We know something else about Karaqan feeding: it’s chemoautotrophic. The Karaqan laid dormant for thousands of years, absorbing the energy from hydrothermal vents, a tried and true strategy for deep-sea organisms around the world.
This is actually a pretty efficient strategy. Riftia pacyptila, the giant deep-sea tube worm, survives exclusively off the chemical energy from hydrothermal vents. These tube worms don’t even have digestive systems; rather, they have specialized chambers called trophosomes that contain specialized bacteria which supply all their energy needs. Riftia pachyptila is the fastest growing invertebrate and can reach lengths of 2.5 meters during its lifetime. In contrast, Lamellibrachia luymesi, another deep-sea tube worm, though one that lives at methane seeps, is among the slowest growing invertebrates. While it can grow to almost 3 meters long, it takes more then 250 years to accomplish that task.
The good news for the Karaqan is that there’s precedence for both great size and great age by relying on hydrothermal vents for sustenance.
What about arthropods?
The Karaqan is pretty clearly an arthropod, with a heavy, chitinous shell and well-defined segments. The tentacle-looking appendages may throw you for a loop, making you think mollusk or polychaete, but make prefect sense if we return to the hydrothermal vent. Behold Rimicaris exoculata, an eyeless vent shrimp that “farms” chemosynthetic bacteria inside its carapace and harvest them using jointed, but tentacle-like, rakers.
If the internal rakers aren’t tentacular enough for you, take a look at the darling of the deep sea, Kiwa hirsuta, the Yeti Crab. Yeti crabs are actually squat lobsters, a taxa common throughout the deep sea (look for my paper on Munidopsis lauensis, a non-yeti squat lobster from the western Pacific, coming out later this year). The unfortunately-named ‘Hoff’ Crab dominates vents on the East Scotia Ridge. And those hair-like filaments? They are used to farm bacteria that either detoxify the surrounding sea water or are harvested for food. Many squat lobster are also either predators or scavengers, so some may pack the one-two punch of being both chemoautotropic and voracious predators, just like our friend the Karaqan.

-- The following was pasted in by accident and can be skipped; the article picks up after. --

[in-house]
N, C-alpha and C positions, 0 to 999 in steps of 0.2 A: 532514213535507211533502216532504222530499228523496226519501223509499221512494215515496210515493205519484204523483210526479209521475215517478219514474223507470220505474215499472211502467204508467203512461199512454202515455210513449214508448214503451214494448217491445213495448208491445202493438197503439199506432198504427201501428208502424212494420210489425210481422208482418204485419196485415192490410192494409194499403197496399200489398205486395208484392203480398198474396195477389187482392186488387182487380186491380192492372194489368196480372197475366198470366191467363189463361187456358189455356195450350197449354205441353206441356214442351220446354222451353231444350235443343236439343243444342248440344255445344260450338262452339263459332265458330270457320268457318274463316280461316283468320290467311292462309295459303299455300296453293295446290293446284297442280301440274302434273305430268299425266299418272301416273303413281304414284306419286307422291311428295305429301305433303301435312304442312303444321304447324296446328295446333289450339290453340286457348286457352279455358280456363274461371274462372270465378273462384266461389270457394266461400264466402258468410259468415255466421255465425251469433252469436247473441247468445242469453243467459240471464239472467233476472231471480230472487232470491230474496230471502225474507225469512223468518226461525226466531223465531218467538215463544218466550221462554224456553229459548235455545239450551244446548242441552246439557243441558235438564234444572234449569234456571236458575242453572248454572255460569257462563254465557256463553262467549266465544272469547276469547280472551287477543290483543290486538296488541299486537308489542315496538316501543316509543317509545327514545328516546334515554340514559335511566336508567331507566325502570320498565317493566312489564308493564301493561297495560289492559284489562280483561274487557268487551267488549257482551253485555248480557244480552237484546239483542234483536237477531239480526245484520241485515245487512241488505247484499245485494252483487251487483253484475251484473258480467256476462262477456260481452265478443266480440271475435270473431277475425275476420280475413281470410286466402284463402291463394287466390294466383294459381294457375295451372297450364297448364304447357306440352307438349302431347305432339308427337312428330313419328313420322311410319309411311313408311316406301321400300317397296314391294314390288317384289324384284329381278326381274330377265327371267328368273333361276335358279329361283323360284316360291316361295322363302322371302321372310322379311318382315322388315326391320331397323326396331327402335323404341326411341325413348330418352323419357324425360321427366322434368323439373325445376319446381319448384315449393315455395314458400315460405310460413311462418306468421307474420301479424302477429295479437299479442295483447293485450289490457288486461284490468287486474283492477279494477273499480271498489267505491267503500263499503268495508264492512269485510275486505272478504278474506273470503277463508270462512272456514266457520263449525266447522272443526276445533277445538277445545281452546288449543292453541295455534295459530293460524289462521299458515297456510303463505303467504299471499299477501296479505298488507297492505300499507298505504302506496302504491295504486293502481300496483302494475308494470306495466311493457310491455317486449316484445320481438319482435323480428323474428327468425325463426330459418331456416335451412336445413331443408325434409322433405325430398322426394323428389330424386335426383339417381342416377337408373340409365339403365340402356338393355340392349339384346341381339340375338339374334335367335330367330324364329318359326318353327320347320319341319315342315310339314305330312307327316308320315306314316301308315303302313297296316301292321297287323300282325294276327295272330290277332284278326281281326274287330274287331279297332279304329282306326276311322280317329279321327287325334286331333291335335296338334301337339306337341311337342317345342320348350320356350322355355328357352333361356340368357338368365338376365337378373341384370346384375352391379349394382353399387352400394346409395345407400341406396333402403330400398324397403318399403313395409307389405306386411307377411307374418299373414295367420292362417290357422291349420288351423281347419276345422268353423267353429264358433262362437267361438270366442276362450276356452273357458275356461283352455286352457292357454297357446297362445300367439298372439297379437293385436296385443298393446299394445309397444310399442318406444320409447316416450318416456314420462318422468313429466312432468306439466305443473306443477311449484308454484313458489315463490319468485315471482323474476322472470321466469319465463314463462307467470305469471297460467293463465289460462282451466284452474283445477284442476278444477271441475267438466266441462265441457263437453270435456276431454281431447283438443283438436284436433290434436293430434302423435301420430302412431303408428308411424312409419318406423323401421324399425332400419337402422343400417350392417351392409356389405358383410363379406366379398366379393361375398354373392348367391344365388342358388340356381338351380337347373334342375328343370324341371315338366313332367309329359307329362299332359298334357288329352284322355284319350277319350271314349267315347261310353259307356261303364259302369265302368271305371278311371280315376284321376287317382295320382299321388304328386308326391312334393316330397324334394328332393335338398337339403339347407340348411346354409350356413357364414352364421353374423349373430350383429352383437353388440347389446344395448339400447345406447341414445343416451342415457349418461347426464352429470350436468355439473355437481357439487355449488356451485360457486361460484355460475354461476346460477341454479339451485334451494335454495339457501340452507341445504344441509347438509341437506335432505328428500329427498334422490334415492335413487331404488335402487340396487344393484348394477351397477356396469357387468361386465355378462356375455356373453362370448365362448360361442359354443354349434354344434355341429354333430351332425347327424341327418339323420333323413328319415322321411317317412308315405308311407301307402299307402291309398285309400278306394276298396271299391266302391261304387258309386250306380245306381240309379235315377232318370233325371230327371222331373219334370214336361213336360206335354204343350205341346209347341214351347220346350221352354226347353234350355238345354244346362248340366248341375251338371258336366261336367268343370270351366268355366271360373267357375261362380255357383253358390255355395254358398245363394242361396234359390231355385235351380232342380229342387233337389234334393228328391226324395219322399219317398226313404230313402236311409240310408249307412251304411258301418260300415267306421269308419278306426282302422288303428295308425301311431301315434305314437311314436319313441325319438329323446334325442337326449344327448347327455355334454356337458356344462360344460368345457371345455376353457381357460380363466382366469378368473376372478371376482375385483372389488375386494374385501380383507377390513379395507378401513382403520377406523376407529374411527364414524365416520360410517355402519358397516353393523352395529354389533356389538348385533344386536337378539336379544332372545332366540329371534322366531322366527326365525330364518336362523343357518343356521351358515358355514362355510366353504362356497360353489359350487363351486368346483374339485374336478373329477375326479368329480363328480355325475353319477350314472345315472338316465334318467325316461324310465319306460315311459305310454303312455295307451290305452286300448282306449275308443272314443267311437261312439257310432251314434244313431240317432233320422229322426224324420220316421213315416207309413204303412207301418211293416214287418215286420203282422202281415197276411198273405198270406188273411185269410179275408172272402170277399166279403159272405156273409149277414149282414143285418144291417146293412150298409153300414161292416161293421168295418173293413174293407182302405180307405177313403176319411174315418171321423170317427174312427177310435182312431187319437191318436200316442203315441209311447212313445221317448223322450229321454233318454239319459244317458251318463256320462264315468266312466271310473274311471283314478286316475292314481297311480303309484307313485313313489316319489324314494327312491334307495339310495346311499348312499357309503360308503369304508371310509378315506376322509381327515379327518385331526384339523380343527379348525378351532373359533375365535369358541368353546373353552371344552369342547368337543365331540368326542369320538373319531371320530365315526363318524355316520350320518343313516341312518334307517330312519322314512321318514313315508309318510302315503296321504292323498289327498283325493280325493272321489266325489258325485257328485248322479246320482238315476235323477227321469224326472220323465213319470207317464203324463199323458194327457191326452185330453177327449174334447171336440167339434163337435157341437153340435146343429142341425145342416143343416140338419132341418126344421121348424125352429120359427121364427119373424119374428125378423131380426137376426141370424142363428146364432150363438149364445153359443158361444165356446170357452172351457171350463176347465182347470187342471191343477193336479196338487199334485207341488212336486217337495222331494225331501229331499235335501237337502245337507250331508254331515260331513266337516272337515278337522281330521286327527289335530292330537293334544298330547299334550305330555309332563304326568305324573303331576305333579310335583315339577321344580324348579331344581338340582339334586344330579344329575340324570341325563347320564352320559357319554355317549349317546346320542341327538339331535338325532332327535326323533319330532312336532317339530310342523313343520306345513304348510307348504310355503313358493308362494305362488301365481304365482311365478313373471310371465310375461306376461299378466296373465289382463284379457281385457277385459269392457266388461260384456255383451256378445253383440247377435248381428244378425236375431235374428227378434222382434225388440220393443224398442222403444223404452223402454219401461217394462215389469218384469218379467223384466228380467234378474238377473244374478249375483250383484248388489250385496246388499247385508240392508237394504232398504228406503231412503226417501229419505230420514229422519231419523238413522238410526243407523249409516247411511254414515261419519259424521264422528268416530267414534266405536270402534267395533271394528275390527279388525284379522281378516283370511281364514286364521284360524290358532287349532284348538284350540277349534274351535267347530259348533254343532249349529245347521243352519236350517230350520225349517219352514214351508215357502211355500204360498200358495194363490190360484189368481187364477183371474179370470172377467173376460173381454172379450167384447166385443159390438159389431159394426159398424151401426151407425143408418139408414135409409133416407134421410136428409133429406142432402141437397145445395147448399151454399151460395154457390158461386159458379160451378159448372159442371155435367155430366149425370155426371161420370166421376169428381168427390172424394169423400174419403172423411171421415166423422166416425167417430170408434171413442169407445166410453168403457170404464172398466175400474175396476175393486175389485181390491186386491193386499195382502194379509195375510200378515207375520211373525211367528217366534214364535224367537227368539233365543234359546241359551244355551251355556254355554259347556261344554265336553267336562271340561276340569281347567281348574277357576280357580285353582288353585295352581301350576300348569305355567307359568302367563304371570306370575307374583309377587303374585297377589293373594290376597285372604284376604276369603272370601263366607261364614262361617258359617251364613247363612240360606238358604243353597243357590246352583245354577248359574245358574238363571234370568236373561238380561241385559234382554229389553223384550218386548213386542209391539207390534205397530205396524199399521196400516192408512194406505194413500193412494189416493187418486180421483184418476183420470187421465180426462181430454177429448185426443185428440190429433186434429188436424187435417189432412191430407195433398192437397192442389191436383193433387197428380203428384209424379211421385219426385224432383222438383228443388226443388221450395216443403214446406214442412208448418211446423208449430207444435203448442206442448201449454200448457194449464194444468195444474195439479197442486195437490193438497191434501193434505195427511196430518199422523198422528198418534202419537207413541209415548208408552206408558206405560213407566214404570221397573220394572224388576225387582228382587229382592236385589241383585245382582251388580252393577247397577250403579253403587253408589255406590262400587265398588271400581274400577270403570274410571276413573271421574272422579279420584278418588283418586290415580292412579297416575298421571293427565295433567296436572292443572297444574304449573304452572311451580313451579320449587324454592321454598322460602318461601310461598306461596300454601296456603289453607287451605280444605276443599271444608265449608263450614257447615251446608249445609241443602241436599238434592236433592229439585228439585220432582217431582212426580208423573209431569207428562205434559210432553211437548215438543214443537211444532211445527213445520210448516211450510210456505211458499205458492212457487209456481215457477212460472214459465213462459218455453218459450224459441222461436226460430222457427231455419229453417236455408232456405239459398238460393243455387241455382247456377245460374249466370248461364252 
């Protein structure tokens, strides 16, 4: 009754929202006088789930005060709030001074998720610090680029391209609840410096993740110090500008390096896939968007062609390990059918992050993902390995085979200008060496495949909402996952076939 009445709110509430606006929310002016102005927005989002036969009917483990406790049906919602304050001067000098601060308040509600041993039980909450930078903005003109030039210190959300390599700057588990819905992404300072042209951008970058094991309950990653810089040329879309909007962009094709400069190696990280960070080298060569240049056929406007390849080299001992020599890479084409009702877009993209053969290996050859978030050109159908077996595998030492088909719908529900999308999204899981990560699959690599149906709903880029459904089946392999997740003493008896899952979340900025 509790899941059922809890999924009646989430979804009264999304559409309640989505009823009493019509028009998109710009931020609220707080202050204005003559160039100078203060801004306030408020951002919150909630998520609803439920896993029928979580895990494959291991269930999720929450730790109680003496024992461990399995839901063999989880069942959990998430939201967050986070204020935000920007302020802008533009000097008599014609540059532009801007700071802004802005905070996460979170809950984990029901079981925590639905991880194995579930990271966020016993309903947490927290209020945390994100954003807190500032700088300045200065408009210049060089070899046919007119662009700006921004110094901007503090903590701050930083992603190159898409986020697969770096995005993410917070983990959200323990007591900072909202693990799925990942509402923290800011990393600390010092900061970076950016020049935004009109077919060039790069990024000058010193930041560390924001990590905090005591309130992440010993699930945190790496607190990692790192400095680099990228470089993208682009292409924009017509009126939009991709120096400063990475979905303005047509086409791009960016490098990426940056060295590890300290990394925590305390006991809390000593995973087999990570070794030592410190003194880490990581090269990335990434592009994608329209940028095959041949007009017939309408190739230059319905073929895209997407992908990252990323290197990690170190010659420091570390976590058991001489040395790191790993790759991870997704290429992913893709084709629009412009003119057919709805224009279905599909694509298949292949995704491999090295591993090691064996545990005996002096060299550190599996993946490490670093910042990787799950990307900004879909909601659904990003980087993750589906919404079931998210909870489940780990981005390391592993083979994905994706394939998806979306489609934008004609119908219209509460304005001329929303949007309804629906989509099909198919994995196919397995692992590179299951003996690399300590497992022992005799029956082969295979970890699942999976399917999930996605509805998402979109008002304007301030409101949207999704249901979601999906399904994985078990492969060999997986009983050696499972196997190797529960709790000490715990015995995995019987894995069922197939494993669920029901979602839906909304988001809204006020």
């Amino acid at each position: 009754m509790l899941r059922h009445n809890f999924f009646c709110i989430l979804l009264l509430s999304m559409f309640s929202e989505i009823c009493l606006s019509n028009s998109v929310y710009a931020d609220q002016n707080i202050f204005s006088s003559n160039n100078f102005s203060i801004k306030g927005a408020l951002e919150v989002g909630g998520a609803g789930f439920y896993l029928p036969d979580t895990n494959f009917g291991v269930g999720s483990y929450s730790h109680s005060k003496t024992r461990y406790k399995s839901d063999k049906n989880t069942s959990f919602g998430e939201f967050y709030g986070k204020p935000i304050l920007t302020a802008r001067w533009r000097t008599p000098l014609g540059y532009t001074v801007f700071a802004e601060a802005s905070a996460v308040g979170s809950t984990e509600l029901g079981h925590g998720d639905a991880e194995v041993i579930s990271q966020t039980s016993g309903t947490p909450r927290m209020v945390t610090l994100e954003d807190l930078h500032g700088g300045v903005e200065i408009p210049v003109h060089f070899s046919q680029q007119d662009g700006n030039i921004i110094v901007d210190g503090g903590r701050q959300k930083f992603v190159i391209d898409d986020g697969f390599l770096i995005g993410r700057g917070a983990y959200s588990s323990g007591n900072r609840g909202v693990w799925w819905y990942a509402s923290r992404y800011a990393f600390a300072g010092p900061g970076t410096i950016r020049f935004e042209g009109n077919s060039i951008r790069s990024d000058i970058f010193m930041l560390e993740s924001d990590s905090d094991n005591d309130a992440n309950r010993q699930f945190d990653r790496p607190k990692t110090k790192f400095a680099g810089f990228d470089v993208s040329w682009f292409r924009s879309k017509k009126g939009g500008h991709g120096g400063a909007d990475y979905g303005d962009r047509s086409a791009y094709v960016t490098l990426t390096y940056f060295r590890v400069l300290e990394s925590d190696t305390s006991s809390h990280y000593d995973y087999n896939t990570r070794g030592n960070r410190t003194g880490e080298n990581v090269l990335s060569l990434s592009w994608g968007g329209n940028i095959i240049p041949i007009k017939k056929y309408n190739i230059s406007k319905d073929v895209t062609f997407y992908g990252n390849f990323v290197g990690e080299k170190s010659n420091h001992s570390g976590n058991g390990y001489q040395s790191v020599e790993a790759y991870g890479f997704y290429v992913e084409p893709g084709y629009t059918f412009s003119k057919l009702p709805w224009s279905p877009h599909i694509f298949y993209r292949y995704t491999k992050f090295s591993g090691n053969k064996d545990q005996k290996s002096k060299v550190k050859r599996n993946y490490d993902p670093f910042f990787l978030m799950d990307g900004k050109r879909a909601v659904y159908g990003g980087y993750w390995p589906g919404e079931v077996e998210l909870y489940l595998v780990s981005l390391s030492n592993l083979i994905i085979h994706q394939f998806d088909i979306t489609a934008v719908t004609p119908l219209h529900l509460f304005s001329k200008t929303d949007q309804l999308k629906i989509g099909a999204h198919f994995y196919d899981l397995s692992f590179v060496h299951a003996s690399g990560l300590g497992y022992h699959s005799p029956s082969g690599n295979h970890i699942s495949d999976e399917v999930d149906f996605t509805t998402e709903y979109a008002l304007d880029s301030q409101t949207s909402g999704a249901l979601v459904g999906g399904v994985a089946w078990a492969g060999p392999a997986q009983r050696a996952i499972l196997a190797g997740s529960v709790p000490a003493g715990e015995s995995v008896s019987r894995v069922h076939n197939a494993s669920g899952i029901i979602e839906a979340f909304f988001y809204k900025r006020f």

Arthropods are not generally known for reaching massive sizes, though there are some exceptions. The giant deep-sea isopod, a perennial favorite around this blog, can reach nearly 3/4 of a meter, several orders of magnitude larger than its roly-poly cousins. The coconut crab is a giant, terrestrial relative of the hermit crab that can stretch out to nearly one meter, leg-to-leg. They’re big, but they aren’t Karaqan big.
To find the biggest arthropods that ever lived, we have to take a trip way back in time.
Ancient Armored Giants.
There are two contenders for largest arthropod that ever lived: Arthropleura and Jaekelopterus rhenaniae. Arthropleura is a prehistoric millipede that roamed the plains of North America and Scotland 340 million years ago. At 2.6 meters, this massive herbivore is the largest terrestrial arthropod that ever lived.
Arthropleura is a poor fit for our semi-aquatic monster, especially when compared to the other contender for largest arthropod, Jaekelopterus rhenaniae. Jaekelopterus belongs to a group of extinct arthropods called Eurypterids or sea scorpions. These ancient hunters are the ancestors of modern terrestrial scorpions, and possibly all arachnids. Jaekelopterus cruised through the shallow, Devonian seas, stalking prey with its enormous, meter-wide chelicerae (claw-like appendages). Jaekelopterus was a vorcious predator, probably the dominant hunter on early Earth.
Jaekelopterus rhenaniae was big. At approximately 2.5 meters, this primeval predator easily tops the scales as the most massive arthropod to ever live, and an obvious contender for the ancestor of Aquaman’s latest challenge.
Why don’t we see gigantic arthropods today? These creatures dominated the early earth, from the Silurian the the Carboniferous. One possible hypothesis is that during this era, the partial pressure of oxygen was higher, making it easier for arthropods and other animals with open circulatory systems to grow larger; oxygen diffusion was more efficient than it is today. Another possibility is that the evolution of the vertebrate jaw (sea scorpions dominated a world without jaws) resulted in more efficient predators that were able to out-compete and outright prey on eurypterids. The last survivors of these ancient taxa vanished during the Permo-Triassic Extinction, the Great Dying, 250 million years ago, where 9 /10 of marine species and 7/10 of terrestrial species went extinct.
Perhaps the Karaqan, or its ancestors, survived the Great Dying and lived on, protecting the ancient city of Atlantis from her enemies. Though Aquaman slayed the beast, a part of the Karaqan survived, and I can’t wait to see where this story leads.
In addition to writing about the oceans and Aquaman, Andrew David Thaler is also the author of two works of maritime science fiction: the novel Fleet and the follow-up novella, Prepared.
Fun fact – “Karakand” is the name given to slipper lobsters by Galileean arabic fishermen.